History buffs will tell you the tiny West Texas town of Marfa was flippantly named for a character in a Russian novel. Folks who go there, however, suspect it’s more likely a secret acronym meaning "money and respect for arts." Three hours from the nearest commercial airport, this cultural oasis is, at the very least, intriguing; at best, phenomenal. Underneath the mysterious glow of something locals call "the Marfa lights," a confluence of contemporary creatives practice their literary, visual, musical, and performance arts at a pace that depends more on internal rhythm than it does on external clocks.In this "Capital of Quirky," where the population is less than 2,000, it takes a bit of mental reboot to get in sync. Try parking your car and renting a bicycle for exploring. Book a room at a retro motel, where you can rent a turntable and a typewriter for entertainment. Get fitted for a pair of handmade boots. Go gallery hopping. Order a Marfalafel sandwich from the food truck parked by the railroad tracks. Check out the world’s largest hydroponic tomato-growing research center. Drop in at the bookshop. And hang out with locals at the farmers’ market on Saturday mornings. Then decide for yourself: Did CBS’s 60 Minutes get it right when it came to town?
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Things You Can't Miss
Works of the Chinati Foundation are displayed at varied sites around Marfa, including a former military base. Guided tours are lengthy but instructive.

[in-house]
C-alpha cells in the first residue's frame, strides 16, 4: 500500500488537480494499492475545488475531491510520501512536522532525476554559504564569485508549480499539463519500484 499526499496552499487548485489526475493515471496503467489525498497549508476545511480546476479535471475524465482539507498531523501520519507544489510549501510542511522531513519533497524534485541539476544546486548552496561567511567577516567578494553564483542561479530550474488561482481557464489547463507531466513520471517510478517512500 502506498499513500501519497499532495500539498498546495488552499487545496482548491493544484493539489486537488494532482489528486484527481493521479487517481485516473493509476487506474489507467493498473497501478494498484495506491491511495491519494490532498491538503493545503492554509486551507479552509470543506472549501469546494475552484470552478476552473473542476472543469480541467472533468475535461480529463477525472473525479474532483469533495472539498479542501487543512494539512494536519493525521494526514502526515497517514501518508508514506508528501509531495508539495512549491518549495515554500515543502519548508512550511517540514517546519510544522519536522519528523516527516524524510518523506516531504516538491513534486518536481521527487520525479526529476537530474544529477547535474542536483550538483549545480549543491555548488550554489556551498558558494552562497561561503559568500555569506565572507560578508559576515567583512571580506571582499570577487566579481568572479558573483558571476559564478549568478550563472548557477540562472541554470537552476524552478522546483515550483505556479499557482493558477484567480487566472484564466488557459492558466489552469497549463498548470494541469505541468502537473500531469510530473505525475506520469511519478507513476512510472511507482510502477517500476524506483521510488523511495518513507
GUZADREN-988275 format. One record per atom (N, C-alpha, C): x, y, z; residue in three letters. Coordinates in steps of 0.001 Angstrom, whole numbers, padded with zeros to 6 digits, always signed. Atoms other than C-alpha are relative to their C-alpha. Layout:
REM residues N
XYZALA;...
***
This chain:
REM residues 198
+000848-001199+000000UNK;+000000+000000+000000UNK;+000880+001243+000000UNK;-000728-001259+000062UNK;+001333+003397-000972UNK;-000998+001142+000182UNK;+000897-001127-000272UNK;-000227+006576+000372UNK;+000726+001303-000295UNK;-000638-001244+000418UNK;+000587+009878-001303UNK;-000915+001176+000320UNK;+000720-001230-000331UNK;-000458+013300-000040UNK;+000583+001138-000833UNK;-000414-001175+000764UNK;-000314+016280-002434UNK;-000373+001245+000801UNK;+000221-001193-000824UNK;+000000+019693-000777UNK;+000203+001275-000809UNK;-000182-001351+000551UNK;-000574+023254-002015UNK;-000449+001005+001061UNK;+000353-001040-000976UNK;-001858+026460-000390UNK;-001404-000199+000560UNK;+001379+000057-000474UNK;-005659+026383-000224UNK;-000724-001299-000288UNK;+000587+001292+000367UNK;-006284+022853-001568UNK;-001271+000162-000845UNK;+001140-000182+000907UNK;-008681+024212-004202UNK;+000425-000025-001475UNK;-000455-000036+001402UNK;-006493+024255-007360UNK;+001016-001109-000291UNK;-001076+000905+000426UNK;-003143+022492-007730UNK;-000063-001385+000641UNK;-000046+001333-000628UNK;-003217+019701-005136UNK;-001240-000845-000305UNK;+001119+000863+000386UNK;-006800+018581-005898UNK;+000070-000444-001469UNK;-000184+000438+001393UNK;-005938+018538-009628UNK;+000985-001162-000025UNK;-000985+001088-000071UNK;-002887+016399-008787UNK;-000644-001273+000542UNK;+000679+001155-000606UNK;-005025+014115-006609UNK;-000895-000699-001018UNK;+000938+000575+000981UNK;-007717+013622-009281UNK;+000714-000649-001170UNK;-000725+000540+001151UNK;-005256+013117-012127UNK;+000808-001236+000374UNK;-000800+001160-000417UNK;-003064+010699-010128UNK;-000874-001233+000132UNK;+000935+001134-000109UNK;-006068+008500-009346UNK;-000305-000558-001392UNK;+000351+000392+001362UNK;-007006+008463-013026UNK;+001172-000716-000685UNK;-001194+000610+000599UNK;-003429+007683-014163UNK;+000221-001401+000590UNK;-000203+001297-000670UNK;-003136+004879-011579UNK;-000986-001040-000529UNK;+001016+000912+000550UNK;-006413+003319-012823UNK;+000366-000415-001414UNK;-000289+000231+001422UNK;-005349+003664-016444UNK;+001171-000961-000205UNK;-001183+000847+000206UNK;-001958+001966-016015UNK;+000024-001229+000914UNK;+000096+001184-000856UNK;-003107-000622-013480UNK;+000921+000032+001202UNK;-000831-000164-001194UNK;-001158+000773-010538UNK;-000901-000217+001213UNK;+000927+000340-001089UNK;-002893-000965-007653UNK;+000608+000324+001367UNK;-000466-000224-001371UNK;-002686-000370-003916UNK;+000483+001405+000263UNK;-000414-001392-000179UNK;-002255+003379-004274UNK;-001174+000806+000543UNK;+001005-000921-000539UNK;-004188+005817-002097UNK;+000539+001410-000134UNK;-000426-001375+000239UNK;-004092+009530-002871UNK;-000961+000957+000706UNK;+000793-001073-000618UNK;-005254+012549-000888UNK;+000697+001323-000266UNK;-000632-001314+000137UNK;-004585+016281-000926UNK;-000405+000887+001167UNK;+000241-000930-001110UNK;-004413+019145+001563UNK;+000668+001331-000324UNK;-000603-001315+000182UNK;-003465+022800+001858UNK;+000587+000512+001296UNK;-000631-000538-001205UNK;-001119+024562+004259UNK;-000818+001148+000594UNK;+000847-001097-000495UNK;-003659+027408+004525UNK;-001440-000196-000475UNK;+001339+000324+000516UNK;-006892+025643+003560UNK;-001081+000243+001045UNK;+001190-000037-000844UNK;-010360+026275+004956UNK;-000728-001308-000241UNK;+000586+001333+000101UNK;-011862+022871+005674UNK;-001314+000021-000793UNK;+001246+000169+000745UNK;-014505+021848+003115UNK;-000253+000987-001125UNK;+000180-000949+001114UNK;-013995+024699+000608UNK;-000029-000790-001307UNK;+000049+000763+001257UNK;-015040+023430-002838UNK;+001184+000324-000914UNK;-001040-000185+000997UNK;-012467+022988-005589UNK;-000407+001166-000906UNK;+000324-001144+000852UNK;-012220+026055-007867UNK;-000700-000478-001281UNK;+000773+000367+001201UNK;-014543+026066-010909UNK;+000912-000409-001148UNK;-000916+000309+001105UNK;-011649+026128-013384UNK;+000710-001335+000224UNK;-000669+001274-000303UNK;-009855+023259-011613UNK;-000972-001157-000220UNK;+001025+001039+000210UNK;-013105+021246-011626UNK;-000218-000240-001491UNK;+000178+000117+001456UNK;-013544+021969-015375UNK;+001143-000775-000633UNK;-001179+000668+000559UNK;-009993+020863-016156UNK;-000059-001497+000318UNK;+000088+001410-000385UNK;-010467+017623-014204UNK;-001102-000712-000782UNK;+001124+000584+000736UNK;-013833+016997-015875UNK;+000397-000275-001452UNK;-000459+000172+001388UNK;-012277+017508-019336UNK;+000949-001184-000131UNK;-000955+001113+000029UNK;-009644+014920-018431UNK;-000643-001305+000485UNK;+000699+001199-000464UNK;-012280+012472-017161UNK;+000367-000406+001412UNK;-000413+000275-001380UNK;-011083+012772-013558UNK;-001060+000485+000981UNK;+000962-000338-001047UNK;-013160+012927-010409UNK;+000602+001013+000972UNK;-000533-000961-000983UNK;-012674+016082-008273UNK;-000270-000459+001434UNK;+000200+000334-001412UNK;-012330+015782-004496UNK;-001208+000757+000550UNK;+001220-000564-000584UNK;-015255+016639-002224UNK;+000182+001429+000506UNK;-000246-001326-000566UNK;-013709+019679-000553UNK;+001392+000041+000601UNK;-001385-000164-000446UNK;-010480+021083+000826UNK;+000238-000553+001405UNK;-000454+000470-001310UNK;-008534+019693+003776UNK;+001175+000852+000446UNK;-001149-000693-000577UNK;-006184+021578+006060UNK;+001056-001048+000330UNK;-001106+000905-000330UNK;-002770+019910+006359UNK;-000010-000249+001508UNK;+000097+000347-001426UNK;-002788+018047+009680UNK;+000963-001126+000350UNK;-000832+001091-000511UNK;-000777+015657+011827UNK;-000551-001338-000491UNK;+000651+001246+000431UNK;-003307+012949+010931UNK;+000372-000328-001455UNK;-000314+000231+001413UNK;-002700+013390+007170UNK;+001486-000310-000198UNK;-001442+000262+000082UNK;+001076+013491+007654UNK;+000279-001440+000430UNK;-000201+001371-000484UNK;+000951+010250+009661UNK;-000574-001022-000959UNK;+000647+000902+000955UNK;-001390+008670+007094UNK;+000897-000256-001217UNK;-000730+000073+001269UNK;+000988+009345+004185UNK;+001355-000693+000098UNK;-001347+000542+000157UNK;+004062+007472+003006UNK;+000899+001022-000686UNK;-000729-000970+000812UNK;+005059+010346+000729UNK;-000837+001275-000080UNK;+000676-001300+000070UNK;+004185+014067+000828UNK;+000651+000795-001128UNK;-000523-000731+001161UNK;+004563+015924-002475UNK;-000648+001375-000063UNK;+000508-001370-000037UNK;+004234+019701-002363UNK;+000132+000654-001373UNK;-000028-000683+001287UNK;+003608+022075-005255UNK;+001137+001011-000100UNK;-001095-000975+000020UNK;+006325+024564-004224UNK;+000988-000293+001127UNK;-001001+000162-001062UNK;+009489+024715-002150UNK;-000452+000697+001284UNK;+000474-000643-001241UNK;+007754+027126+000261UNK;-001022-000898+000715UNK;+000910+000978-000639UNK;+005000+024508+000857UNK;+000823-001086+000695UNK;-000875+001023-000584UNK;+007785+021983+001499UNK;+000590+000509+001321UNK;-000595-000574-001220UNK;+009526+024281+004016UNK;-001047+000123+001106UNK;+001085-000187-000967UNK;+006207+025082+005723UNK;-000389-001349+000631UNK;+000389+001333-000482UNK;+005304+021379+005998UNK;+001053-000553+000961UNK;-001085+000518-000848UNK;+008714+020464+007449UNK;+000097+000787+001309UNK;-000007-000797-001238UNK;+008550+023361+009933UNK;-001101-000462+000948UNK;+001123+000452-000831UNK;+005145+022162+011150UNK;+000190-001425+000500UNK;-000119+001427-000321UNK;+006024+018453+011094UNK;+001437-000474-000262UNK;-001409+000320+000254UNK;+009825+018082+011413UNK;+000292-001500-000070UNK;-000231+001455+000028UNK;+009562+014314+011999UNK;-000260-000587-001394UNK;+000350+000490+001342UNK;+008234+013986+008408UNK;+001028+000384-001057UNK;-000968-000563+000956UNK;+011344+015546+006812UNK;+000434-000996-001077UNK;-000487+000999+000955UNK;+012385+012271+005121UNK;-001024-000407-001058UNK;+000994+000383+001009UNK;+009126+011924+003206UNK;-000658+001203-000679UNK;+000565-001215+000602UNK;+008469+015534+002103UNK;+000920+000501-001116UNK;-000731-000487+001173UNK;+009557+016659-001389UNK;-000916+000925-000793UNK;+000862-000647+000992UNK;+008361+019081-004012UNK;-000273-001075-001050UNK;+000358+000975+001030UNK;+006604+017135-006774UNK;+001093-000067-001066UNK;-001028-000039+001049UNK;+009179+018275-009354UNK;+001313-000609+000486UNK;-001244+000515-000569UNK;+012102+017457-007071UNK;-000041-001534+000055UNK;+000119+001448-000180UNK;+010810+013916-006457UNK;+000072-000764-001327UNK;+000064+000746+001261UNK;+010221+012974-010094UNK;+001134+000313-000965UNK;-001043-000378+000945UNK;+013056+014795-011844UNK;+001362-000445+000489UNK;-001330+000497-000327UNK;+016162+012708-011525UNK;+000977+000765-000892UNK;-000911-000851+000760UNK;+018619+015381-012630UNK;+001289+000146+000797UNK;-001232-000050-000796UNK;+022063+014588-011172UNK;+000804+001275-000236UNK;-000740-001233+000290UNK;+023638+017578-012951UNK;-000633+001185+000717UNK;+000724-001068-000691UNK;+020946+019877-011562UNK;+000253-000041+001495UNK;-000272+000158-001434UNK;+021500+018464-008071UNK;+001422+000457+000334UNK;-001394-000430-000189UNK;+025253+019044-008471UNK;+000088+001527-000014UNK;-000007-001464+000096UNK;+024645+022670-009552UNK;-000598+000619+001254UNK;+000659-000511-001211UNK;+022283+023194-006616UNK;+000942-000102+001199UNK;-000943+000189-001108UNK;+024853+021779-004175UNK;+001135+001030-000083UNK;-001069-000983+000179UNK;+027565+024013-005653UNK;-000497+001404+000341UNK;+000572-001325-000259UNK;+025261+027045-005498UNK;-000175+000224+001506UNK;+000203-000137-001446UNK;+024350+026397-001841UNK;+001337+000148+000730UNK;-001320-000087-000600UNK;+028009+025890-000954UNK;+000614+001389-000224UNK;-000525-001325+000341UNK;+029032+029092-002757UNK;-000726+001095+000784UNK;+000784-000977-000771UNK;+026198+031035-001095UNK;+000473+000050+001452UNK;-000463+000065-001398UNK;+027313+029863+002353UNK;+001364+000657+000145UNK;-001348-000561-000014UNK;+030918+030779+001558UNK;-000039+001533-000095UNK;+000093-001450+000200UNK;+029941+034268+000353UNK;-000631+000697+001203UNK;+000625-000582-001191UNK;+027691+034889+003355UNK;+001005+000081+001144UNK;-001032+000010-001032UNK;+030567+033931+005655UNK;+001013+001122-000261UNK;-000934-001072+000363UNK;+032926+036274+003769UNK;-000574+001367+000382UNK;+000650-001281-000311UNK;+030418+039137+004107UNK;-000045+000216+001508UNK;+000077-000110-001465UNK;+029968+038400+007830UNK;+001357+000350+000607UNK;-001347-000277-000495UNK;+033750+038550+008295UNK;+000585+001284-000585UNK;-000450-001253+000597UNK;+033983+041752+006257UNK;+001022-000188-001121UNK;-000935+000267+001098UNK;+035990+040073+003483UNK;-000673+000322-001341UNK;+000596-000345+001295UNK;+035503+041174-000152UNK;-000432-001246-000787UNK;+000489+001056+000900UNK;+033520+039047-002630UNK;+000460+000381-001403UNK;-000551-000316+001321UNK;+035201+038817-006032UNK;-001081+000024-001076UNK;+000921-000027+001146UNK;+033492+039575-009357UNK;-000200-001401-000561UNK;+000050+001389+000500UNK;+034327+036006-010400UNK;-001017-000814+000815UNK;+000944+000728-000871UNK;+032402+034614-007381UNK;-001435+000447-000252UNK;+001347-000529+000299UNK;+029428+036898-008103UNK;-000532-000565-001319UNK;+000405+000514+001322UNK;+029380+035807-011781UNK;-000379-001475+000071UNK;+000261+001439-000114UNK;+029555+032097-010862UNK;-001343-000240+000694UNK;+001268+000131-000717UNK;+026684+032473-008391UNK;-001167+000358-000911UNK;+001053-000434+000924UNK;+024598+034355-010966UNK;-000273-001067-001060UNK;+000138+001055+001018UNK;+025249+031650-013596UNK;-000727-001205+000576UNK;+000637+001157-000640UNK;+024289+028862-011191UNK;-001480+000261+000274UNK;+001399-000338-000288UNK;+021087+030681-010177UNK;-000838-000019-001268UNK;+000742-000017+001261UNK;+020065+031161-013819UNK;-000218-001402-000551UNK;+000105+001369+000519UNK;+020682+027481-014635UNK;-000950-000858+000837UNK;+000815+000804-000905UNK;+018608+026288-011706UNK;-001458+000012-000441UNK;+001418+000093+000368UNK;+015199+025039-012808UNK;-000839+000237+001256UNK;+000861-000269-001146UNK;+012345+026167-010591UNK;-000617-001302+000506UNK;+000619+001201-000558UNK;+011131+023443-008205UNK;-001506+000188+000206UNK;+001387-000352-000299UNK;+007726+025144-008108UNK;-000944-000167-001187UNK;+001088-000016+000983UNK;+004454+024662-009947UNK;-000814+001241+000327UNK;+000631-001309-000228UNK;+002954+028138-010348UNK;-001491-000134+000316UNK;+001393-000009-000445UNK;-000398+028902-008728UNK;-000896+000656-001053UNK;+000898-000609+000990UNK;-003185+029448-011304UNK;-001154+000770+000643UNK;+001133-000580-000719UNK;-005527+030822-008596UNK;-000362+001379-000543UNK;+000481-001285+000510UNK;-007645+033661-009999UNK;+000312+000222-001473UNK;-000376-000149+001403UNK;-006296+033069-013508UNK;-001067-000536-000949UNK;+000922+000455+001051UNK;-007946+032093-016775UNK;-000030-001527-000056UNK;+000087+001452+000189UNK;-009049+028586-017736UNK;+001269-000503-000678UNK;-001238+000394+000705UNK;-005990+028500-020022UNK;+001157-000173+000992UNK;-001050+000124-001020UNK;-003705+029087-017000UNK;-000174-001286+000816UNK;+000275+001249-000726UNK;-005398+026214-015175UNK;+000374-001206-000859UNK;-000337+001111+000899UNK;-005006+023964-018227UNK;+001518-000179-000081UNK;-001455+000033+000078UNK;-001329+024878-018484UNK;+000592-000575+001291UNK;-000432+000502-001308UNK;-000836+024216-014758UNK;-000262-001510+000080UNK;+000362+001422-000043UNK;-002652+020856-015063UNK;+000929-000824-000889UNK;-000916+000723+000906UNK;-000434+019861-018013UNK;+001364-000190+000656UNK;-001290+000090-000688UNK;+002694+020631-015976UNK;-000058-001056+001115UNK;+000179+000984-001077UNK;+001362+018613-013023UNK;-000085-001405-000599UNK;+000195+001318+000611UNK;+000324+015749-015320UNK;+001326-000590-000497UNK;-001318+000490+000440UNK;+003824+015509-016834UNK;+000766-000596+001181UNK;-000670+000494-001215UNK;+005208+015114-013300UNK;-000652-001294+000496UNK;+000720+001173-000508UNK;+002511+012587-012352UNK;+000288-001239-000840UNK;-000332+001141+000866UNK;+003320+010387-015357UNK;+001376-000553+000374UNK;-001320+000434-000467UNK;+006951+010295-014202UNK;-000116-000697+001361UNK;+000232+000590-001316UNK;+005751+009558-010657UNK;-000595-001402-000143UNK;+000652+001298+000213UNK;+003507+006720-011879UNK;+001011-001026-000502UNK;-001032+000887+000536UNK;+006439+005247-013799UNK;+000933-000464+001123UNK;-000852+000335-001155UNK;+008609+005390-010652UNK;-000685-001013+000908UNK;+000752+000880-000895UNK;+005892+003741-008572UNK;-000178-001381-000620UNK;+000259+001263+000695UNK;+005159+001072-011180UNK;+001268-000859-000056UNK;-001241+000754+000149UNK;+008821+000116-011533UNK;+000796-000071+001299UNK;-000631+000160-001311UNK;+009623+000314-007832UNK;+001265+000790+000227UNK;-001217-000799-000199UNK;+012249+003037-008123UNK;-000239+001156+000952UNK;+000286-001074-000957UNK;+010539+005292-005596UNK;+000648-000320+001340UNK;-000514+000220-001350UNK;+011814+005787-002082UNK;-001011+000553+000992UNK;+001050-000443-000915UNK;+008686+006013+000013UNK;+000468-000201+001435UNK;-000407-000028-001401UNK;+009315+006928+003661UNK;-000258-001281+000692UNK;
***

The “Marfa lights” have been observed for more than a century. To see for yourself — or try, anyway — head to the viewing site 10 miles east of town.
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Climb to the cupola of the 1886 Presidio County Courthouse for a great panorama of the town, the Marfa Plateau and distant mountain peaks.
Use this checklist to mind the details you need to consider when signing a rental car agreement. Don't forget about gas, insurance, and what rules and restrictions the rental agency demands.
Twenty-one miles from Marfa is one of the best surviving examples of a southwestern frontier military post, active during the period from 1854 to 1891.
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These unique, 50-plus-year-old structures still stand — and they still intrigue.
A 75-mile loop starts in Fort Davis and follows routes 118 and 166 for beautiful vistas of the Davis Mountains. It’s the state’s highest public highway.
Wonderfully weird, kitschy, fun or historic places that are worth a pit stop.
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Shared Trips to this Destination
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